“So much is normalized and we’re really out in the open with the mental health conversations,” she says. “For me, that's very exciting.”

Dunlap adds, “The sky is the limit and it’s important to find the sci-fi ideas that matter, or that hurt, or feel exciting, or there's something in them that feels human or relatable. And, in one episode, some of the doctors get a sexually transmitted infection that turns them into the last person that they slept with. The reaction that that makes me feel when I think about it is a little bit of shame, fear, and panic. That's a good clue that it's a fun idea that feels wacky and crazy and interesting visually, but also has some real emotional heart.”

The crew consulted real doctors and scientists during production. Of course, all the diseases are made up, but it may surprise viewers to know that there is some scientific logic behind the illnesses and vegetation in this alien comedy. “One of my good friends from college is a doctor and he walked me through a typical day at work,” notes Dunlap. “We also had a science advisor, Alie Ward, who was incredible. She's the coolest. She hosts a podcast called Ologies and was really helpful in talking us through the episodes and sort of the science of them, finding a logic that kind of could make them make sense.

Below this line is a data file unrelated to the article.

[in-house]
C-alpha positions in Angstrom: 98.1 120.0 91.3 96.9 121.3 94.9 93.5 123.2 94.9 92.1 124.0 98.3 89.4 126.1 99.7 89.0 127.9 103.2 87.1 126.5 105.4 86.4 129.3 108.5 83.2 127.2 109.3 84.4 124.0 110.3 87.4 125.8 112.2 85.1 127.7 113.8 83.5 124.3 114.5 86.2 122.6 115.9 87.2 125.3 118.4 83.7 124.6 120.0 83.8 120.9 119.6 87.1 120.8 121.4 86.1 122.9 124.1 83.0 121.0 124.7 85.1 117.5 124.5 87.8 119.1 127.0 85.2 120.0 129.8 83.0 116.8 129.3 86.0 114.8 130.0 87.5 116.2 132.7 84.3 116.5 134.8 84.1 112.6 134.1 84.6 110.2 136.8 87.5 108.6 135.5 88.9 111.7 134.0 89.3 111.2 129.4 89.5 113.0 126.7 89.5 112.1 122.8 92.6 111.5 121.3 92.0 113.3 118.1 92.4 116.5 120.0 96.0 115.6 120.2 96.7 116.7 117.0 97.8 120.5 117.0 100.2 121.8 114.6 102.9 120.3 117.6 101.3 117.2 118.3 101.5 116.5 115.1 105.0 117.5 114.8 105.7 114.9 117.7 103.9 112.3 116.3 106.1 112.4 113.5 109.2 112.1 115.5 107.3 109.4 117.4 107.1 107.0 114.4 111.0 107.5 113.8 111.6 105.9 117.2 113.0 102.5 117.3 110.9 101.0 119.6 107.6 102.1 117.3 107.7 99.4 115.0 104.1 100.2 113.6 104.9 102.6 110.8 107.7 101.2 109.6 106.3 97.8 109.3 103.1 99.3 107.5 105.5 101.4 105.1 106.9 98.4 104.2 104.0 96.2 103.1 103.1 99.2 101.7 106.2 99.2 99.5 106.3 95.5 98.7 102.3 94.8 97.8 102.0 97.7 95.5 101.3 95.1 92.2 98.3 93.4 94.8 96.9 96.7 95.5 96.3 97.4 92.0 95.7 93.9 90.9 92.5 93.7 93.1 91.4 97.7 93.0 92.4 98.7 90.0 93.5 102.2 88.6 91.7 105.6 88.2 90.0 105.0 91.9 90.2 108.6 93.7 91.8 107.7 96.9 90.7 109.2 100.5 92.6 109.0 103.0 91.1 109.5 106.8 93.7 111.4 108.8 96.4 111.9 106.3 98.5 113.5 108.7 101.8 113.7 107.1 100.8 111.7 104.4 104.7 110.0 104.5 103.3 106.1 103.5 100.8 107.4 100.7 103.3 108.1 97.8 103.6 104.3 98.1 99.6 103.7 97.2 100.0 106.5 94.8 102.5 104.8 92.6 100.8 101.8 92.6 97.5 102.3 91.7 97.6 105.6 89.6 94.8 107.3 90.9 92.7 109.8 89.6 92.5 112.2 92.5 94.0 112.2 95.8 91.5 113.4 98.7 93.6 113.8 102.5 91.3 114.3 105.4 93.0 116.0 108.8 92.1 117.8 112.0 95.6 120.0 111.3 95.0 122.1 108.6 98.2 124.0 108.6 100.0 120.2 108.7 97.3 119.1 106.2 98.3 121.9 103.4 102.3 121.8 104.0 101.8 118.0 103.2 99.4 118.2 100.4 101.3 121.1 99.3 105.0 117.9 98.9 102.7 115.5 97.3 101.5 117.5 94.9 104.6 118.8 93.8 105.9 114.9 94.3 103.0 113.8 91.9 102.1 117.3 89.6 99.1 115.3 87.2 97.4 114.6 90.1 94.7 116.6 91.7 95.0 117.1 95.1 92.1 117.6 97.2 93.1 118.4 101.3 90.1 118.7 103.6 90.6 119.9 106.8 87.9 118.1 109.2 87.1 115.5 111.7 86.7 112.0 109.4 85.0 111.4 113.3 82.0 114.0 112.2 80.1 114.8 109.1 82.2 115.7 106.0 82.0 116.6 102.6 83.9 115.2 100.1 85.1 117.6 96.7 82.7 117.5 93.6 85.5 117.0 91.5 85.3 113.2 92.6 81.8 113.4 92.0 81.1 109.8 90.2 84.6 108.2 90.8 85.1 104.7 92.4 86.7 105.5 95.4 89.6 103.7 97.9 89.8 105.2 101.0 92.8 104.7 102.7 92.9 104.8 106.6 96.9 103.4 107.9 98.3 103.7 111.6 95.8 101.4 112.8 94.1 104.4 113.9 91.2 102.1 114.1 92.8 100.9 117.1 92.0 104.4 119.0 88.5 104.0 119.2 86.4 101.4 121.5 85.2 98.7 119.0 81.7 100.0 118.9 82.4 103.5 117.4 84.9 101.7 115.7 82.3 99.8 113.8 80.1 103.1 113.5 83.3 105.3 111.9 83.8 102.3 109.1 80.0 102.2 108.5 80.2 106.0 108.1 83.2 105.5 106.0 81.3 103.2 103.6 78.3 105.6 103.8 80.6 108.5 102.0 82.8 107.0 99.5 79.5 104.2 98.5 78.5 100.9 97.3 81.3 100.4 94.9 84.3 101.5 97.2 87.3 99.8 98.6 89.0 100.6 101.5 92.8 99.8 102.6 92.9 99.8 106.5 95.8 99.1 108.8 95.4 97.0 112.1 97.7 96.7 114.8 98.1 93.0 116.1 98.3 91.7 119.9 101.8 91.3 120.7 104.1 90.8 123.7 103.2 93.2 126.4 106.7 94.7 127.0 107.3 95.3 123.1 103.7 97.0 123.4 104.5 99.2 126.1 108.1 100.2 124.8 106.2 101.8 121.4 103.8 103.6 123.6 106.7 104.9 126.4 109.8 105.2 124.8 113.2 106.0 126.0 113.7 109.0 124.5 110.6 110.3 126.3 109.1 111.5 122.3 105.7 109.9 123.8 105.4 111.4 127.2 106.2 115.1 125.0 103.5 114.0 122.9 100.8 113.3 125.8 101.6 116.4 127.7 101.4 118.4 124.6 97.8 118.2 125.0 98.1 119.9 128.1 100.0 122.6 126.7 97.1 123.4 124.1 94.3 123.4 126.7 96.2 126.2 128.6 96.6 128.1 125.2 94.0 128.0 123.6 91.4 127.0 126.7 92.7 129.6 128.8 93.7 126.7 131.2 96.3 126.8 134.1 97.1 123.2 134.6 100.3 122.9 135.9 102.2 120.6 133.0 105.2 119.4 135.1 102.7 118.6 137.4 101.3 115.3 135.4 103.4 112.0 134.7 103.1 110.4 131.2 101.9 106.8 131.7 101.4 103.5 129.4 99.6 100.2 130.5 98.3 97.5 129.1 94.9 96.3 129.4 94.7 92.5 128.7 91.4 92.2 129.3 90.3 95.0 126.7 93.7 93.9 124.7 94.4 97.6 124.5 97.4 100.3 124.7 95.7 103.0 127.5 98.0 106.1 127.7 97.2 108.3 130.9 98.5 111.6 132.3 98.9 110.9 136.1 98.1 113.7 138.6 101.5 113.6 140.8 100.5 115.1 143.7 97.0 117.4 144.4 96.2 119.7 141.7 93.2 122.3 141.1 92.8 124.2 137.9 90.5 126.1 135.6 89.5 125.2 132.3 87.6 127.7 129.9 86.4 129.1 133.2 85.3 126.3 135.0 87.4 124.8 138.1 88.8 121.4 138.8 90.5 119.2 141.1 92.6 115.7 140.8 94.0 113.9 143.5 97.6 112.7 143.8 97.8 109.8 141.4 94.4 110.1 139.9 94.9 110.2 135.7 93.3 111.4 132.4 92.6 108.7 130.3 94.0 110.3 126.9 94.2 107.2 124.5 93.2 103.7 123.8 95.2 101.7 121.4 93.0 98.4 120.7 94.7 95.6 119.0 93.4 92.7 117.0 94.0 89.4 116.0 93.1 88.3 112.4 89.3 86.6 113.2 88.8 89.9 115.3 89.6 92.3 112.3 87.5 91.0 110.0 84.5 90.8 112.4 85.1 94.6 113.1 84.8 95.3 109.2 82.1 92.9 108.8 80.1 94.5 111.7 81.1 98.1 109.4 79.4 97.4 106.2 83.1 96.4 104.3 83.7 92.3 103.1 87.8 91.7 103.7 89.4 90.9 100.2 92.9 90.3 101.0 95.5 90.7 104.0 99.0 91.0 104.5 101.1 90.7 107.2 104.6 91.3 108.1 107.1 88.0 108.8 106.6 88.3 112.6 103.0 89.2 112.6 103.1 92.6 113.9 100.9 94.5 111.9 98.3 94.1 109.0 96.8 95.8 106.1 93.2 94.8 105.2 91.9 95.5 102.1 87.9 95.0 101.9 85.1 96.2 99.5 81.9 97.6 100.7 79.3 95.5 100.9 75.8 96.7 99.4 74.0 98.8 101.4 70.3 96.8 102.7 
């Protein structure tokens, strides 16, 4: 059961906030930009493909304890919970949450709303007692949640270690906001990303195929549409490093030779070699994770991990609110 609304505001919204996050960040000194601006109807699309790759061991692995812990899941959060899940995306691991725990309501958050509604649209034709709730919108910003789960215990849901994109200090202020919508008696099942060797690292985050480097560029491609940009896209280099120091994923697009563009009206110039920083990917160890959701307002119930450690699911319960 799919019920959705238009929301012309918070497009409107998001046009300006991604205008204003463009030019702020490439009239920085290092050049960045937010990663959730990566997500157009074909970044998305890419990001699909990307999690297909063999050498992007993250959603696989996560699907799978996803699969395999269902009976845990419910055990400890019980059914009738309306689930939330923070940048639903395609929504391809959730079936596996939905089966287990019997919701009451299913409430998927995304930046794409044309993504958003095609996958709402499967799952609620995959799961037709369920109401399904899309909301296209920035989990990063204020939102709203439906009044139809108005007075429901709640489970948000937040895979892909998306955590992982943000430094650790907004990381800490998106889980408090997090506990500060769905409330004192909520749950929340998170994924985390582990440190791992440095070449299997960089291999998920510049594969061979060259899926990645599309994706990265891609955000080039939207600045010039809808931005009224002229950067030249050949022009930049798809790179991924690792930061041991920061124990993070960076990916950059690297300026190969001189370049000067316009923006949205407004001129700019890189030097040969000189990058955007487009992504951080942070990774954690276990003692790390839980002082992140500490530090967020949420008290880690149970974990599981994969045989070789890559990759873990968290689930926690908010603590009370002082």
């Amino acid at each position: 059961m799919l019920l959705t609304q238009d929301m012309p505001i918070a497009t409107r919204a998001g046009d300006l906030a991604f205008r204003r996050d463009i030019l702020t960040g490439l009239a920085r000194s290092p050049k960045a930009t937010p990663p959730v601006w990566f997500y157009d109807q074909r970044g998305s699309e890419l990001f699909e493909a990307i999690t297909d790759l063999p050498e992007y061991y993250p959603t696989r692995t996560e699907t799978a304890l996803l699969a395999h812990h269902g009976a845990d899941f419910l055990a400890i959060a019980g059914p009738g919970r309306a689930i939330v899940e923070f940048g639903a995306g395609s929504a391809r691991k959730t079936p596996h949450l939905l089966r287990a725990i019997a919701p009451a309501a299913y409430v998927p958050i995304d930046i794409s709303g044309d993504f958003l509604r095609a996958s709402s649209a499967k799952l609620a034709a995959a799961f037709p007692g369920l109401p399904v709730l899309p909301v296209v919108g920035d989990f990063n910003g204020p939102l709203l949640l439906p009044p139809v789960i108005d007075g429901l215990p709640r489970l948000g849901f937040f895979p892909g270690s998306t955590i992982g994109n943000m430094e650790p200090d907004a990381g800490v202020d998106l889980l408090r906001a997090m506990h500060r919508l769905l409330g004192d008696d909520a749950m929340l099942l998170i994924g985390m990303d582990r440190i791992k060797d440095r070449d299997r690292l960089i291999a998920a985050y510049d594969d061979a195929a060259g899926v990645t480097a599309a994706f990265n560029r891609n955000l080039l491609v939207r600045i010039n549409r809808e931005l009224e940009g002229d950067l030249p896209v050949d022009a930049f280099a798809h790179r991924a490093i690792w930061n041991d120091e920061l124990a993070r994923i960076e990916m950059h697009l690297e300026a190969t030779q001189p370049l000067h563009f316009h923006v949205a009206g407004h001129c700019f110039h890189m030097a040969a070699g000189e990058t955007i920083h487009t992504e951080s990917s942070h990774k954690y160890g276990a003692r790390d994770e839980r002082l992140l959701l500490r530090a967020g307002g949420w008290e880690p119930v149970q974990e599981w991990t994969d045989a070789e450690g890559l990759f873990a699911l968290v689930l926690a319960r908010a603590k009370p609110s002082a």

She continues, “There’s a patient in the show who's suffering from a fungus with a mushroom that germinates and releases spores to reproduce. It’s based on a real mushroom and Alie named it a Latin name that means something like, ‘Russian Doll Fungi.’”

There’s also a less scientifically grounded flesh blob that sucks up a bunch of the show’s characters and pays homage to the 2016 video game Inside. But we won’t give away all The Second Best Hospital’s secrets at once. Some air of mystery must remain, like whether there is a “First Best Hospital in the Galaxy?” 

Besides, for Dunlap, the most important part of this whole experience – and what should really be the focus rather than a human flesh blob – is that The Second Best Hospital in the Galaxy has served as an epicenter for passionate, talented people who believed the world was in need of a show that would open dialogue about the messy absurdity of life, love, and all the other joyous and disastrous parts of being a carbon-based creature. 

“It’s been really satisfying watching these two messy alien women love each other and do their best to succeed, despite all odds,” says Dunlap. “It's okay to be anxious. It's okay to not know how to talk to people. It's okay to feel like you're failing. It's okay. All of it is normal. And all of that is just everyone's day-to-day and nobody has it more figured out than you. And everybody's doing their best. Well, some people are not doing their best. But most people are, and it has to be okay. Failing has to be ok. Because that's how you grow.”

Victoria Davis's picture

Victoria Davis is a full-time, freelance journalist and part-time Otaku with an affinity for all things anime. She's reported on numerous stories from activist news to entertainment. Find more about her work at